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On the 14th-17th of October 2014, Magnet Forensics ran its first remote training course on the essential knowledge required to properly use Internet Evidence Finder, Magnet's flagship software solution.
The course was set up with the aim of aiding digital forensics investigators who are completely new to IEF, or investigators who are not used to working with digital forensics solutions but require their use on certain cases.
Rob Maddox, Magnet's Director of Global Training, put the course together and described how it was developed: more ...
Oxygen Forensic Suite 2014 is specialist software aimed squarely at mobile phone forensics. It claims to have the “widest range of supported devices” with over 8,400 models listed and is geared towards smart-phones with a particular emphasis on the analysis of data recovered from them.
It is straightforward to use once you get your head around the way it works, and with some thought you can make it fit into your examination system quite easily. You don’t have to be particularly savvy to use it, but you do to get the most out of it and be able to use it effectively.
There are several license types, such as “Internet” (software key), USB dongle (individual machine) and an enterprise version whereby a single USB dongle is installed on a server and allows several machines to use the software at the same time. more ...
When this review started at the beginning of August 2012, Internet Evidence Finder (IEF) was a project of Jad Saliba of JADSoftware. At that time the version was 5.41.
The interface was simple, and IEF was an easy to use tool that found a lot of artifacts and displayed them in an easy to follow report.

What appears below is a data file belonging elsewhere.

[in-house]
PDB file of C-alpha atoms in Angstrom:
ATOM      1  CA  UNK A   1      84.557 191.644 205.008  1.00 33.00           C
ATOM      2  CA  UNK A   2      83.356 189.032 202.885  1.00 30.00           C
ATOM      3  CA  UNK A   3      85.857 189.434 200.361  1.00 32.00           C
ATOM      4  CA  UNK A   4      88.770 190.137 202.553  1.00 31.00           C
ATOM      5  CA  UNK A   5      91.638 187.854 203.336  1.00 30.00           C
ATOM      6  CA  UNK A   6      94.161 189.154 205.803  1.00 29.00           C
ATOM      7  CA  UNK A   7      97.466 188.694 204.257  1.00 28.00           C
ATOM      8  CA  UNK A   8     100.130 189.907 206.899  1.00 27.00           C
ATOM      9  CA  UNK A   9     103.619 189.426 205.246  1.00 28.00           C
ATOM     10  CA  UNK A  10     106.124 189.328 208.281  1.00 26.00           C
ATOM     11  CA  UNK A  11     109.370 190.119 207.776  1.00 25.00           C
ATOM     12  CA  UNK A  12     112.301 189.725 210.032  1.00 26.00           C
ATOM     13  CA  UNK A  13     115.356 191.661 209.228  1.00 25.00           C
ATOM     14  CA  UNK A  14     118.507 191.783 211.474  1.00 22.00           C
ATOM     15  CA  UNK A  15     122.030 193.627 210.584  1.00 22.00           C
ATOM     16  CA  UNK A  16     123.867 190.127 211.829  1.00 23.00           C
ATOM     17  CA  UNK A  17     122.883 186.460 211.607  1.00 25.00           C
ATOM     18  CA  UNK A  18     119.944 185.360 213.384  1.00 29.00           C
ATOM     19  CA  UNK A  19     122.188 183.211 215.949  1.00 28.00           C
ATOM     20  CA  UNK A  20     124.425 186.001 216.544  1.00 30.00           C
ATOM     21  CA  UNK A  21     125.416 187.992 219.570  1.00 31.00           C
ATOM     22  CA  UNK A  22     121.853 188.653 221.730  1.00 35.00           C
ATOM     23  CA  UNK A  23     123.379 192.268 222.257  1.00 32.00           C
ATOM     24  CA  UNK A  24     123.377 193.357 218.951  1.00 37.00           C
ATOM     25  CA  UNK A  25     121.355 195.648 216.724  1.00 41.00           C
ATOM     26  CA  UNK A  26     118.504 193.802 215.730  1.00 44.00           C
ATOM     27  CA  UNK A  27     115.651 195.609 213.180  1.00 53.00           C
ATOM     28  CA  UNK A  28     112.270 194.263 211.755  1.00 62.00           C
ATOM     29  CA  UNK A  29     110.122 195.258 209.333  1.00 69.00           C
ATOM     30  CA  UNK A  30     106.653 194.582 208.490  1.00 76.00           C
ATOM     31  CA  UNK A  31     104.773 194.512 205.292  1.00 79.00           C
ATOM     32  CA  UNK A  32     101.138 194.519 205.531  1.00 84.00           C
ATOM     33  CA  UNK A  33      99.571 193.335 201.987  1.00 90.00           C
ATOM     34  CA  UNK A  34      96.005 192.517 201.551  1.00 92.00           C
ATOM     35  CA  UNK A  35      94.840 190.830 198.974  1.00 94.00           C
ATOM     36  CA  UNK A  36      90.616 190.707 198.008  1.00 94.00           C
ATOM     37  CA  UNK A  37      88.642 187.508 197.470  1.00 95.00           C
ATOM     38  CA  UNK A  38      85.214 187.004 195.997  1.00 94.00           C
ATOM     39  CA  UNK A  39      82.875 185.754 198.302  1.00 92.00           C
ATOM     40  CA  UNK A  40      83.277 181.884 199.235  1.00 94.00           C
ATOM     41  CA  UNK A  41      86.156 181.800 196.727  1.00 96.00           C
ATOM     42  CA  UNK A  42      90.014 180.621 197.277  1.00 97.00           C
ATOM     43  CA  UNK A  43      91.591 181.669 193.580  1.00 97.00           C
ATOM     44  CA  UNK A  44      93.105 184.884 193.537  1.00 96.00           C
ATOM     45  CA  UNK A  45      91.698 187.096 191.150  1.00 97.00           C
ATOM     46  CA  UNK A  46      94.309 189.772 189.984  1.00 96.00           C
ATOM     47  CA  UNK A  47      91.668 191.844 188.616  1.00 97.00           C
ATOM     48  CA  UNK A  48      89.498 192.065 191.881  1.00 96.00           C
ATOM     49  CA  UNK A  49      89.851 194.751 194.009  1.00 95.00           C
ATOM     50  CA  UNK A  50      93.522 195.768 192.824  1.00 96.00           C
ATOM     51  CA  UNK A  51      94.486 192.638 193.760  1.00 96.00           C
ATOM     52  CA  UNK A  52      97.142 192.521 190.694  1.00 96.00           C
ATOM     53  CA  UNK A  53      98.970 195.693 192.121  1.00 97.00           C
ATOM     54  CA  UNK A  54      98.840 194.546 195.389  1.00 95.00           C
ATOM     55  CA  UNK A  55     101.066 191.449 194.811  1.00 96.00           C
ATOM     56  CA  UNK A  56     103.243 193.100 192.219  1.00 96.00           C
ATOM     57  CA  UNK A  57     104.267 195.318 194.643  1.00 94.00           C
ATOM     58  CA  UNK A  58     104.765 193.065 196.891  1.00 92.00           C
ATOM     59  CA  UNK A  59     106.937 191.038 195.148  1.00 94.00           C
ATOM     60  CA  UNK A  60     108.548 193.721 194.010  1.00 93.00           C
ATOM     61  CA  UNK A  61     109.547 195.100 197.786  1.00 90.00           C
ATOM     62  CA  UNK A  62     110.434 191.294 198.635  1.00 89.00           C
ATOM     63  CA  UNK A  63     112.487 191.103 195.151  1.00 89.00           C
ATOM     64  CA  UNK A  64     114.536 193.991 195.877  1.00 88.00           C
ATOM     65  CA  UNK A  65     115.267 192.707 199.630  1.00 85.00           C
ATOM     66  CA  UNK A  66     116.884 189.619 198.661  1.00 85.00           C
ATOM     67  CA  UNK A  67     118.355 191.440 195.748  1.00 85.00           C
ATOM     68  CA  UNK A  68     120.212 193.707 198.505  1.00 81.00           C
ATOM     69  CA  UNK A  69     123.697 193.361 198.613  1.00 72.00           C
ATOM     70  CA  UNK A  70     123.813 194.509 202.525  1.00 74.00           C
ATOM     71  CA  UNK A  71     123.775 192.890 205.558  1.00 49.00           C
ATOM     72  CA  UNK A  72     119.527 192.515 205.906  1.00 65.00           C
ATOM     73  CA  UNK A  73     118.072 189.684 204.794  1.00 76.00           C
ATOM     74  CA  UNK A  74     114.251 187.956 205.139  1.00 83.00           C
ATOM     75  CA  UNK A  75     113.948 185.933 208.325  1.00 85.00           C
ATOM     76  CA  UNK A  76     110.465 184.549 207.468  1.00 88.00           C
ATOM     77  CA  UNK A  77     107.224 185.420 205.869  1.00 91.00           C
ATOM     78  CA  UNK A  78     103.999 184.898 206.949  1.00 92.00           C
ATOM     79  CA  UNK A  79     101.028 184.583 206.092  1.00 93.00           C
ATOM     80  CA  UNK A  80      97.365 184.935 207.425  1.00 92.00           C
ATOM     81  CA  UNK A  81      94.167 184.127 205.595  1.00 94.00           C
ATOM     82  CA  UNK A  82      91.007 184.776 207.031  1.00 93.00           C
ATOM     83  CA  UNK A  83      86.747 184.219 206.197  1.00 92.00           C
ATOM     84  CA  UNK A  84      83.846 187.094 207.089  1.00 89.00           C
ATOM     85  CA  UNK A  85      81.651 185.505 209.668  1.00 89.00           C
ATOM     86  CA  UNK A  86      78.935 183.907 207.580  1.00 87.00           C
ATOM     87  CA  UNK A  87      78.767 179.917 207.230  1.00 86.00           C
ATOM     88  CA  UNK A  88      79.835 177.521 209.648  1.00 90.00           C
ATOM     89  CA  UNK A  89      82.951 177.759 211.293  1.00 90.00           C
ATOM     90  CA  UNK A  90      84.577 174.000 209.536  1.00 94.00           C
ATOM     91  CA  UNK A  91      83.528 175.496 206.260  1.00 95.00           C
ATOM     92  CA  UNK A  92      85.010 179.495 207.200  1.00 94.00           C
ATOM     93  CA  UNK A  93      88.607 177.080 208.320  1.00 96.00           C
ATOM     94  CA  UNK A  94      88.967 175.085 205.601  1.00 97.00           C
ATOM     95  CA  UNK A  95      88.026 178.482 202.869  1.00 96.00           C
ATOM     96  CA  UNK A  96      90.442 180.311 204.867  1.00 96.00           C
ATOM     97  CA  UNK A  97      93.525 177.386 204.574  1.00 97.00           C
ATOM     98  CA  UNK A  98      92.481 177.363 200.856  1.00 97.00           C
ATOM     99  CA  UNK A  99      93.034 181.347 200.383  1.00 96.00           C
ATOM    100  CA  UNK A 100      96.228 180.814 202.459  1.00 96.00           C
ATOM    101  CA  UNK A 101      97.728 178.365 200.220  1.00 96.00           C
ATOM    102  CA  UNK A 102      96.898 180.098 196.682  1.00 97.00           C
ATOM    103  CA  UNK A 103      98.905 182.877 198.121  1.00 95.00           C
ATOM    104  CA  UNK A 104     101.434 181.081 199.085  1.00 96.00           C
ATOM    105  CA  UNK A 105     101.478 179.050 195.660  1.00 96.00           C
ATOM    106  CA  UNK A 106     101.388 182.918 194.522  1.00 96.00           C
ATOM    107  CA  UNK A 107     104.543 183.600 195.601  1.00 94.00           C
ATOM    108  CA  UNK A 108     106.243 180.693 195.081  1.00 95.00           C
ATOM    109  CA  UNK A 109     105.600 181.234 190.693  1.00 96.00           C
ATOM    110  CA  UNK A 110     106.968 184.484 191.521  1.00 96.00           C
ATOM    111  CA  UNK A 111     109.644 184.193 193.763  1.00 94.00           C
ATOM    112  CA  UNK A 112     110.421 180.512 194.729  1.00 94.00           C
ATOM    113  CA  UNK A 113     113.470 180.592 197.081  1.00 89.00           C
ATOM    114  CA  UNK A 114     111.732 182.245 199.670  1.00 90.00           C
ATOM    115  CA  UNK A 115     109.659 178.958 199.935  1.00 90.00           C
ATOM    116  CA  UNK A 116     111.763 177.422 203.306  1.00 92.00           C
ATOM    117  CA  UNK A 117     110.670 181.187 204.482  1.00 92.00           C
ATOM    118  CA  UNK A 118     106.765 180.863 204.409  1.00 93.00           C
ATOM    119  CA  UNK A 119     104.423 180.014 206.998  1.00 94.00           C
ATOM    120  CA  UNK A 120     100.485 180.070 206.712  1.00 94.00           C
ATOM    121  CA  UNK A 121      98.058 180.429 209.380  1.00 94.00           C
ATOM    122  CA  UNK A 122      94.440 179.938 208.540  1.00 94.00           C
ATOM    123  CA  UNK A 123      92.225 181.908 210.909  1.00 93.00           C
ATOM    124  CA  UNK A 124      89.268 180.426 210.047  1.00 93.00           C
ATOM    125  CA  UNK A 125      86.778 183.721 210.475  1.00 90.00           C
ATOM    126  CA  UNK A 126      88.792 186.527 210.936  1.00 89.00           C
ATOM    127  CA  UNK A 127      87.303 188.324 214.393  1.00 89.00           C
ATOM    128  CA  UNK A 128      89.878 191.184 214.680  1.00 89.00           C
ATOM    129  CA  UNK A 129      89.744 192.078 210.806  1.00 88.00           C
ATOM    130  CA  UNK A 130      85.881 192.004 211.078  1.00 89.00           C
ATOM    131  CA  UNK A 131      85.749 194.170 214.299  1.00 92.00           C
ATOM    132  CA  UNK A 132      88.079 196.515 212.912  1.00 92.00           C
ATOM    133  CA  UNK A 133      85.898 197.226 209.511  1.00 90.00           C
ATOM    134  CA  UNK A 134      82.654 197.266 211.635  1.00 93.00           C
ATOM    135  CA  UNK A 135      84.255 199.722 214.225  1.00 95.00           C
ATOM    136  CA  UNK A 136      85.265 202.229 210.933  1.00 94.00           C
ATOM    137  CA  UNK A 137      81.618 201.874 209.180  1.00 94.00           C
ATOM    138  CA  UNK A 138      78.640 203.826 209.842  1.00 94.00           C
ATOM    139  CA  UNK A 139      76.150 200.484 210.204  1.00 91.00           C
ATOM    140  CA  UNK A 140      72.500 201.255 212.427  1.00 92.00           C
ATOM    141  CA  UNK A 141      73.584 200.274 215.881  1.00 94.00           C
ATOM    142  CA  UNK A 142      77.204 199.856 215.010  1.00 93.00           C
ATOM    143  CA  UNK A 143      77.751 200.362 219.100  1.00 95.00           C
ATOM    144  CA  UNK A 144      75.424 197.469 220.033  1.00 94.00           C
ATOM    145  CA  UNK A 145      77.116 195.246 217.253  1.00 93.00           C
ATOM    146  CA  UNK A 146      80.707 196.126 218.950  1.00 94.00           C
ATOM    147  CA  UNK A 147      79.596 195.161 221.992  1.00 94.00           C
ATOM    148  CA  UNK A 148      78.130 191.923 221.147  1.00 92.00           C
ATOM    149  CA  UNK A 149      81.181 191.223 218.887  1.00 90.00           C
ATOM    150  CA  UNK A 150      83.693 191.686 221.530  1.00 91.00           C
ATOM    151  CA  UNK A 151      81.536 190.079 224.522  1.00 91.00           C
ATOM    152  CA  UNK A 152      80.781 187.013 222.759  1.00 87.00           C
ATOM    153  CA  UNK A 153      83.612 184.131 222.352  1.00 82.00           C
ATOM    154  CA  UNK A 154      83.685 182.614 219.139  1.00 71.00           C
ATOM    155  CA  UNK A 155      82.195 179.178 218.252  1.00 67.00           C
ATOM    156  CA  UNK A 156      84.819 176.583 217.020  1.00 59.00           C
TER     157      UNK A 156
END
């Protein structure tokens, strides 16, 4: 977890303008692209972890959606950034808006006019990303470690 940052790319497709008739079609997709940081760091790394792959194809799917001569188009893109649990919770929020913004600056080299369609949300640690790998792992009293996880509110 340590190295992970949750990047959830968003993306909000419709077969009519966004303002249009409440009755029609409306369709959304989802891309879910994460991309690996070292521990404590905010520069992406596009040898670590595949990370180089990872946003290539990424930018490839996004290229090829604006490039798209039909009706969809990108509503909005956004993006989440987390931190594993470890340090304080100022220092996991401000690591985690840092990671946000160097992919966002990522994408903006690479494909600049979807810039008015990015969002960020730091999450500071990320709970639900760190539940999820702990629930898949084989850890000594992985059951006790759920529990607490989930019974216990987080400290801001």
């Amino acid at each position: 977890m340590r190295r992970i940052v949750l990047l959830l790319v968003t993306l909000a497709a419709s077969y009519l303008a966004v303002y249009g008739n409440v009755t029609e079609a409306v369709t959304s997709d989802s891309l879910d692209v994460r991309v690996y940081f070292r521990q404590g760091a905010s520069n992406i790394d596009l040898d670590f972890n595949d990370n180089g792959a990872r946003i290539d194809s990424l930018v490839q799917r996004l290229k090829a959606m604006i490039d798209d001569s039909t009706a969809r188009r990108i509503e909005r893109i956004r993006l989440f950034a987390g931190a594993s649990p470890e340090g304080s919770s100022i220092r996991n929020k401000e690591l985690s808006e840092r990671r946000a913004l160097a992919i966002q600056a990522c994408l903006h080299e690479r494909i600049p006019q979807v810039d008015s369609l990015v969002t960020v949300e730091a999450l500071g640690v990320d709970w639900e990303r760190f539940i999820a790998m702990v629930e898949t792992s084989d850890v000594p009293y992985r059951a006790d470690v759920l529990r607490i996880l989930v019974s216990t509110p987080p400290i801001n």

In the middle of August I was contacted by Adam Belsher of JADSoftware and told there was going to be a few major changes coming to JADSoftware. A week later Saliba announced “JADsoftware has a new identity, including a new company name – Magnet Forensics .” more ...
Just about every individual who is immersed in the Information Technology field has either personally experienced it, or knows someone who has: The hard drive “click of death”. For most, this sound is the start of a downward spiral of doom and depression and eventually a large bill from a data recovery company. For some, however, this is the beginning of a new field of interest in technology. There is only one problem: The field of hard drive data recovery is one that is still shrouded in secrecy and misinformation. How can someone break into an industry where advice is doled out in hushed tones and newcomers are shunned and told to seek professional (read:$$$) help? more ...
You’re probably aware by now that peer-to-peer (P2P) networks are a pretty successful and popular method of distributing data over the internet. It’s easy to see why; the client software that the end user installs can be very small, simple to use, and more often than not works like a charm. It’ll usually download a file from multiple locations ensuring high download speeds, will immediately make the file available for upload to others, will deal with missing chunks of data and dropped connections and when it’s finished downloading every piece of the file it’ll make a contiguous usable file from all the data chunks, all without any centralised management system. Brilliant. Which makes me wonder why P2P appears to be used almost exclusively to distribute contraband material and hardly ever as way to distribute legitimate files. more ...